A Thumbnail History of Electronics


umdstrip.gif (1470 bytes)

IV. Radio
Speech transmission using a spark transmitter was demonstrated by Fessenden in 1900 but was too noisy; in 1906 he broadcast the first program of speech and music using 50 KHz generated by an alternator. Fessenden also discovered the heterodyne principle of mixing a low frequency signal with the high frequency carrier. The 1913 discovery by De Forest and Armstrong of regenerative feedback and how to use the triode as an oscillator made commercial radio possible. Armstrong’s invention of the superheterodyne receiver in 1917 and FM in 1933 brought radio into the modern era. However, the technical triumphs were marred by years of bitter patent suits between all the participants and led to great personal tragedies.

Reginald Aubrey Fessenden (1866-1932) was a Canadian-American who first worked for Edison. In 1900, while working for the U.S. Weather Bureau, he developed the ideas of continuousfess.gif (13837 bytes) wave transmission and amplitude modulation and the heterodyne principle to permit speech transmission. After 1902, he directed the development of a one kilowatt, 50 kHz alternator to replace the spark transmitter, and invented an electrolytic detector for continuous waves. In December 1906 he realized the first radio-telephonic broadcast. Fessenden held hundreds of radio patents and also invented a variety of devices which included the radio compass and the fathometer. He was described as "a stormy and colorful figure" and for years he was deeply involved in a series of litigations against his patents.


Edwin Howard Armstrong (1890-1954) was a junior engineering student at Columbia in 1912 armstro.gif (9773 bytes)when he invented regenerative feedback and electronic oscillators. Although a later corporate suit brought by De Forest, led to the courts decision in favor of De Forest, the engineering community has continued to regard Armstrong as the inventor. Then in 1917 while serving in the army, Armstrong invented the superheterodyne receiver which is the basis for virtually all modern radio and radar communication systems. This patent was not disputed and Armstrong became a millionaire. Armstrong’s third invention was the superregenerative detector. Then, in 1933 Armstrong obtained a series of patents covering his invention of (wideband) FM, a new system of radio communication. The radio industry, with a vested interest in AM, had no interest in FM and Armstrong had to build the first station himself. FM slowly gained acceptance, but Armstrong, impoverished and embroiled in more patent suits, committed suicide.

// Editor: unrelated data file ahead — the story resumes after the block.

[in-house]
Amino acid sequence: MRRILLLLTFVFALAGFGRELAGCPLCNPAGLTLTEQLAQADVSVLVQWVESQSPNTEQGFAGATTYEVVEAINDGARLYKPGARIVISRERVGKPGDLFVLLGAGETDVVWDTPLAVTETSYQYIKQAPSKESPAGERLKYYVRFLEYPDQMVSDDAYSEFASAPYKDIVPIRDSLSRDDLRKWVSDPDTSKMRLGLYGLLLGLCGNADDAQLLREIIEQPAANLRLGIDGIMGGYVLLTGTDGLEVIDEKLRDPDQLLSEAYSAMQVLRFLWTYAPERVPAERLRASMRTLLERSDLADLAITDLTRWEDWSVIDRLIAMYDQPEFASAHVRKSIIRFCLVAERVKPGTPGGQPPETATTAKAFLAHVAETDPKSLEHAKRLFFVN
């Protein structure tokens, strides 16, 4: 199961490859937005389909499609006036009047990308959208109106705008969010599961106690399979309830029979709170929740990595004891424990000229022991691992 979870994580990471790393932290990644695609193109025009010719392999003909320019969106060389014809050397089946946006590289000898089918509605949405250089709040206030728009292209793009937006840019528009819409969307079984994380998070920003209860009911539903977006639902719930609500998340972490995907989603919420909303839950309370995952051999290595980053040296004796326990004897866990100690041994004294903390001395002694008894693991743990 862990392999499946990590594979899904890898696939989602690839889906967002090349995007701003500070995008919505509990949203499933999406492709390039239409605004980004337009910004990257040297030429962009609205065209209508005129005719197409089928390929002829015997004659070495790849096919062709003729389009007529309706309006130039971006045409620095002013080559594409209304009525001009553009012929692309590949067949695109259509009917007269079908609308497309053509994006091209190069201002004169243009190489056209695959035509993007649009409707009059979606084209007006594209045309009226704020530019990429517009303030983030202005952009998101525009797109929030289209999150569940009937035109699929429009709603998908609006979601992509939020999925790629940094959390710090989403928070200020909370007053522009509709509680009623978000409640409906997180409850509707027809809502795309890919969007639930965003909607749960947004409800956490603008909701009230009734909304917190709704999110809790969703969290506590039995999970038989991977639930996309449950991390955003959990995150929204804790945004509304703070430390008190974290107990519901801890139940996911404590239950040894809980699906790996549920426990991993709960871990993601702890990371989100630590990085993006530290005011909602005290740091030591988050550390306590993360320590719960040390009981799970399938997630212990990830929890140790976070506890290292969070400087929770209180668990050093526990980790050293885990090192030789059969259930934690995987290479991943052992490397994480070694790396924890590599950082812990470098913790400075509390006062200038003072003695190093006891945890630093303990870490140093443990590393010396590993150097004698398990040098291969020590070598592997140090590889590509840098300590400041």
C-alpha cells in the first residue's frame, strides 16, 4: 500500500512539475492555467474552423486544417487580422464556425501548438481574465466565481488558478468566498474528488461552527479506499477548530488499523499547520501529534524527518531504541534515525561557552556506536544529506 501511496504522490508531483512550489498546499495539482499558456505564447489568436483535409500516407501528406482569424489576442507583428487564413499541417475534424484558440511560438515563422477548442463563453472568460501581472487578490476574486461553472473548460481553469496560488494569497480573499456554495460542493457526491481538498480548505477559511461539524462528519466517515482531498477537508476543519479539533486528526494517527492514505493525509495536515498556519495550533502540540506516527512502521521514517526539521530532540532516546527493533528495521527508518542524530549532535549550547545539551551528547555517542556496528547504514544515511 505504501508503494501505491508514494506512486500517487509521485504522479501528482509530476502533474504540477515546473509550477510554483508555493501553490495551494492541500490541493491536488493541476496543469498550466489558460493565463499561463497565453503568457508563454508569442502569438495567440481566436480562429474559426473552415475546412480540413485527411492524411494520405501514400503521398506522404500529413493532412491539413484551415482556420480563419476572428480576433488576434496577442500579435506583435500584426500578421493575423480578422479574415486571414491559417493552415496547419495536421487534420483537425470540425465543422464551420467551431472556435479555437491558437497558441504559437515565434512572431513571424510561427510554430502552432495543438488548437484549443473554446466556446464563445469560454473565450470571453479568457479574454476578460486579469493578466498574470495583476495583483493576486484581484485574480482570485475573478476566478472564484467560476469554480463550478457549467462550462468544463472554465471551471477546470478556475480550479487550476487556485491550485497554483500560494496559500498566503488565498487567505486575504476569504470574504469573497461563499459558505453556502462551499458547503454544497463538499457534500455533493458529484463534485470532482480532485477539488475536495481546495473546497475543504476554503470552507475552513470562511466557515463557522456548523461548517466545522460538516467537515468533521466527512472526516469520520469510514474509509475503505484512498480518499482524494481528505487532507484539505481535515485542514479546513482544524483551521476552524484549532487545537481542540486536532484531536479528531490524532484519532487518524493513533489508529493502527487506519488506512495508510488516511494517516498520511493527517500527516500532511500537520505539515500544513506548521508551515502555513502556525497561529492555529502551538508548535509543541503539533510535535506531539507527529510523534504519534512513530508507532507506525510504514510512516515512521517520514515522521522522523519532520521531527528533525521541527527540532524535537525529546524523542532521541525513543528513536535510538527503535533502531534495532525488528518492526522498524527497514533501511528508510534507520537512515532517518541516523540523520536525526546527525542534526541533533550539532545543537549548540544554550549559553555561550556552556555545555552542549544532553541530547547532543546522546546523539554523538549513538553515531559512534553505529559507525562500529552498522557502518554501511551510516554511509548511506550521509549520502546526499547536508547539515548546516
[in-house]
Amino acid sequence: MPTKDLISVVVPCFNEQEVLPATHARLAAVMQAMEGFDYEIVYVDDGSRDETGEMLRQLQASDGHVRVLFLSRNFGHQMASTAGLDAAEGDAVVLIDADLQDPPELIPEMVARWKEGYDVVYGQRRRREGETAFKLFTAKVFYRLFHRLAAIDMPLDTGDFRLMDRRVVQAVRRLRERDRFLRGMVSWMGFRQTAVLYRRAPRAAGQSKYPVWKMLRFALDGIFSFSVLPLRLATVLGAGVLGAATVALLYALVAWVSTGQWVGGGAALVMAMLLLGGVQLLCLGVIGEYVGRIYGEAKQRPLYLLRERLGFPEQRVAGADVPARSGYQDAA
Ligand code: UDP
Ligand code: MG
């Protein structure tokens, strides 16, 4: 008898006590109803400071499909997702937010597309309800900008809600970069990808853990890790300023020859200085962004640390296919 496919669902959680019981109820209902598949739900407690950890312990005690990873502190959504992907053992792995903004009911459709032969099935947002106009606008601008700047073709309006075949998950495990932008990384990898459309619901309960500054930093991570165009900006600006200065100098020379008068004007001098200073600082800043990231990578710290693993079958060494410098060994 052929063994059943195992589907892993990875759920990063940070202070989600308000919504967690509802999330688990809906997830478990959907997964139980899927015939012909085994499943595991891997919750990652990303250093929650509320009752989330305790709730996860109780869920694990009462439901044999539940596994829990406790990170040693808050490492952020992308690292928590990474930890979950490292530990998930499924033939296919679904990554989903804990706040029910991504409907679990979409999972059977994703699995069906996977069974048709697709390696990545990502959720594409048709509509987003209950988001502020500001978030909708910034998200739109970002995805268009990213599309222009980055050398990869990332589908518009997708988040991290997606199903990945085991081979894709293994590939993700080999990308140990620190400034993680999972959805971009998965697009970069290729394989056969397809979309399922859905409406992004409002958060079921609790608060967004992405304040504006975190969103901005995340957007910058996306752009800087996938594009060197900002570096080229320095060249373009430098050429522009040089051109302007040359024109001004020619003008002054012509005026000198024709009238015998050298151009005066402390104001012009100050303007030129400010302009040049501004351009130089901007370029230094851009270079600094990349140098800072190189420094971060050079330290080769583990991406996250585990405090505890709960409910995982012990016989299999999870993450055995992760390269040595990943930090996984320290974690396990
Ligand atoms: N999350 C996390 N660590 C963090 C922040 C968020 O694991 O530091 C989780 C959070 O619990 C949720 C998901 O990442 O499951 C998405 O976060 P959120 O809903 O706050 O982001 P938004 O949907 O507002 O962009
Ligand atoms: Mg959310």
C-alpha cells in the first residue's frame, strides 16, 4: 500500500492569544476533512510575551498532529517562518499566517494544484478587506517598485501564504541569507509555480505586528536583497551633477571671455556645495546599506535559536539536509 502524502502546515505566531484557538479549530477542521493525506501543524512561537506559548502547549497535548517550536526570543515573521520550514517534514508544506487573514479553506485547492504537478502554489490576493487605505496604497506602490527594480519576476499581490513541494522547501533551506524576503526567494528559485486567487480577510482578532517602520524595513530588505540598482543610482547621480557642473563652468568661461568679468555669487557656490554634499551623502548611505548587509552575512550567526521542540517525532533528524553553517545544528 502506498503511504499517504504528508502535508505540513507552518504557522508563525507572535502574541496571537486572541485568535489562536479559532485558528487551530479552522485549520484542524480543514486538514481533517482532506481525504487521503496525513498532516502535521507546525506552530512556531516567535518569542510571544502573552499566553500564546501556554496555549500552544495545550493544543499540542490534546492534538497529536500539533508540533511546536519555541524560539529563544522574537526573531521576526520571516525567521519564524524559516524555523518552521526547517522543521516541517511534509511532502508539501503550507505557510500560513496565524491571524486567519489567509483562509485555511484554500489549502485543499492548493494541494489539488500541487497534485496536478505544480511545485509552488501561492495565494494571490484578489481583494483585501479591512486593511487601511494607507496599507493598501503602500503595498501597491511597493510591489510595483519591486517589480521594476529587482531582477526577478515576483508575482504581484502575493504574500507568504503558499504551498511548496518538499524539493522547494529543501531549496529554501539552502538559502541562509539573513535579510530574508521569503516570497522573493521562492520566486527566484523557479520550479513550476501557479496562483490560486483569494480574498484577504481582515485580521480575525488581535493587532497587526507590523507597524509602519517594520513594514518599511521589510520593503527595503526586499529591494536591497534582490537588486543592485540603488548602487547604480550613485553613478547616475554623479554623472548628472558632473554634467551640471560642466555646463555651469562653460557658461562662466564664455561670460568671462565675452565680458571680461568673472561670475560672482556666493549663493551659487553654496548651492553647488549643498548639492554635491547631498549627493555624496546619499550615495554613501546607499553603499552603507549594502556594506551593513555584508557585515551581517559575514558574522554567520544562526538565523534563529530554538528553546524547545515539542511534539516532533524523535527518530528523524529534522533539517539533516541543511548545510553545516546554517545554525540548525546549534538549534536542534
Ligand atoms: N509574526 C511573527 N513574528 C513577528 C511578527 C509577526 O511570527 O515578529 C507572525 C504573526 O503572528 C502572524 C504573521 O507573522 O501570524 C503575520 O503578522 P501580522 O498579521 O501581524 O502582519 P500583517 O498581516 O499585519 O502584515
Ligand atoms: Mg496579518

hazel.gif (5684 bytes)Louis Alan Hazeltine (1886-1964) became head of the Electrical Engineering Department at Stevens Institute of Technology in 1917; this was the department which had awarded him his bachelor’s degree only eleven years before. During World War I, he designed a radio receiver for the U.S. Navy. In 1922, Hazeltine invented the "neutrodyne" receiver to eliminate the squeaks and howls of the early radio receivers. The Hazeltine amplifier neutralized the grid-to-plate capacitative coupling which was a cause of oscillation in triode amplifiers. The neutrodyne was the first commercial receiver suited to general public broadcast reception. By 1927 some ten million of these receivers were being used by listeners in the U.S.


Harold Stephen Black (1898-1983) worked, after graduation from Worcester Polytechnic, for a department of Western Electric Company which later became Bell Telephone Laboraotories.   For six years he pursued a seemingly futile project to improve the distortion characteristics of amplifiers.  In a storied incident, the answer was conceived in a creative flash during a commuter ride on a ferry in 1927.  He wrote the equations on a blank page in his daily newspaper. Although at first it seemed paradoxical, negative feedback effected an extraordinary performance in amplifier performance.
back.gif (1144 bytes) Return to "Contents"

Next next.gif (1134 bytes)